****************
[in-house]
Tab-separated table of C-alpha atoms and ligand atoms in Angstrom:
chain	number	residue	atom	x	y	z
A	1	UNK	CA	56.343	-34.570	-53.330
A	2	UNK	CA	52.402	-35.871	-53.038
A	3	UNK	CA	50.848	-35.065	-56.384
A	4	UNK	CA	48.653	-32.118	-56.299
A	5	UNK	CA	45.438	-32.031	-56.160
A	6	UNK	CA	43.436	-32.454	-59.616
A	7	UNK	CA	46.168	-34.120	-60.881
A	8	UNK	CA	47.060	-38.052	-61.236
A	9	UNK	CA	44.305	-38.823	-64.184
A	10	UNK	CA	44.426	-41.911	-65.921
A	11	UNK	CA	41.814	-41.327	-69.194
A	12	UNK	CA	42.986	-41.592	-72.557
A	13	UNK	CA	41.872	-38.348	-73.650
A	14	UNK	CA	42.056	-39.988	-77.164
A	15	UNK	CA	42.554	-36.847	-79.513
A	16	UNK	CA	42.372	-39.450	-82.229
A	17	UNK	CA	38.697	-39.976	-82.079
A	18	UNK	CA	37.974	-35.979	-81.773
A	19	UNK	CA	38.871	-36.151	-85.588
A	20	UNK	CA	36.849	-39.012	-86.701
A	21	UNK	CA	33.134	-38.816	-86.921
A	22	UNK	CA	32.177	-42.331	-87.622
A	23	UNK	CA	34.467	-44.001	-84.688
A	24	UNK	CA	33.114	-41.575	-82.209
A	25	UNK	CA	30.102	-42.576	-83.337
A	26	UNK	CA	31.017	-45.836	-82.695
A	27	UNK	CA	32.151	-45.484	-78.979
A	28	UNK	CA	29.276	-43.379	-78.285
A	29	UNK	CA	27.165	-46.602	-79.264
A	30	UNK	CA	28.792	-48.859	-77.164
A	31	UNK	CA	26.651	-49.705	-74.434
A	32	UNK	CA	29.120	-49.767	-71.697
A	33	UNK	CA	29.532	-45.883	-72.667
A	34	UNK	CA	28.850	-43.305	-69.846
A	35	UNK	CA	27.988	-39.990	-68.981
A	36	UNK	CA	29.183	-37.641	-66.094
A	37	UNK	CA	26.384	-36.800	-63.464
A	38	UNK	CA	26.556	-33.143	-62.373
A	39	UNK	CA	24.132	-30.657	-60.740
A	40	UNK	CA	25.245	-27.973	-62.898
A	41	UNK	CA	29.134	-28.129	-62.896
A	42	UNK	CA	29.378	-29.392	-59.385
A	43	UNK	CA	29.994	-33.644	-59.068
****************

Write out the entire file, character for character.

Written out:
[in-house]
Tab-separated table of C-alpha atoms and ligand atoms in Angstrom:
chain	number	residue	atom	x	y	z
A	1	UNK	CA	56.343	-34.570	-53.330
A	2	UNK	CA	52.402	-35.871	-53.038
A	3	UNK	CA	50.848	-35.065	-56.384
A	4	UNK	CA	48.653	-32.118	-56.299
A	5	UNK	CA	45.438	-32.031	-56.160
A	6	UNK	CA	43.436	-32.454	-59.616
A	7	UNK	CA	46.168	-34.120	-60.881
A	8	UNK	CA	47.060	-38.052	-61.236
A	9	UNK	CA	44.305	-38.823	-64.184
A	10	UNK	CA	44.426	-41.911	-65.921
A	11	UNK	CA	41.814	-41.327	-69.194
A	12	UNK	CA	42.986	-41.592	-72.557
A	13	UNK	CA	41.872	-38.348	-73.650
A	14	UNK	CA	42.056	-39.988	-77.164
A	15	UNK	CA	42.554	-36.847	-79.513
A	16	UNK	CA	42.372	-39.450	-82.229
A	17	UNK	CA	38.697	-39.976	-82.079
A	18	UNK	CA	37.974	-35.979	-81.773
A	19	UNK	CA	38.871	-36.151	-85.588
A	20	UNK	CA	36.849	-39.012	-86.701
A	21	UNK	CA	33.134	-38.816	-86.921
A	22	UNK	CA	32.177	-42.331	-87.622
A	23	UNK	CA	34.467	-44.001	-84.688
A	24	UNK	CA	33.114	-41.575	-82.209
A	25	UNK	CA	30.102	-42.576	-83.337
A	26	UNK	CA	31.017	-45.836	-82.695
A	27	UNK	CA	32.151	-45.484	-78.979
A	28	UNK	CA	29.276	-43.379	-78.285
A	29	UNK	CA	27.165	-46.602	-79.264
A	30	UNK	CA	28.792	-48.859	-77.164
A	31	UNK	CA	26.651	-49.705	-74.434
A	32	UNK	CA	29.120	-49.767	-71.697
A	33	UNK	CA	29.532	-45.883	-72.667
A	34	UNK	CA	28.850	-43.305	-69.846
A	35	UNK	CA	27.988	-39.990	-68.981
A	36	UNK	CA	29.183	-37.641	-66.094
A	37	UNK	CA	26.384	-36.800	-63.464
A	38	UNK	CA	26.556	-33.143	-62.373
A	39	UNK	CA	24.132	-30.657	-60.740
A	40	UNK	CA	25.245	-27.973	-62.898
A	41	UNK	CA	29.134	-28.129	-62.896
A	42	UNK	CA	29.378	-29.392	-59.385
A	43	UNK	CA	29.994	-33.644	-59.068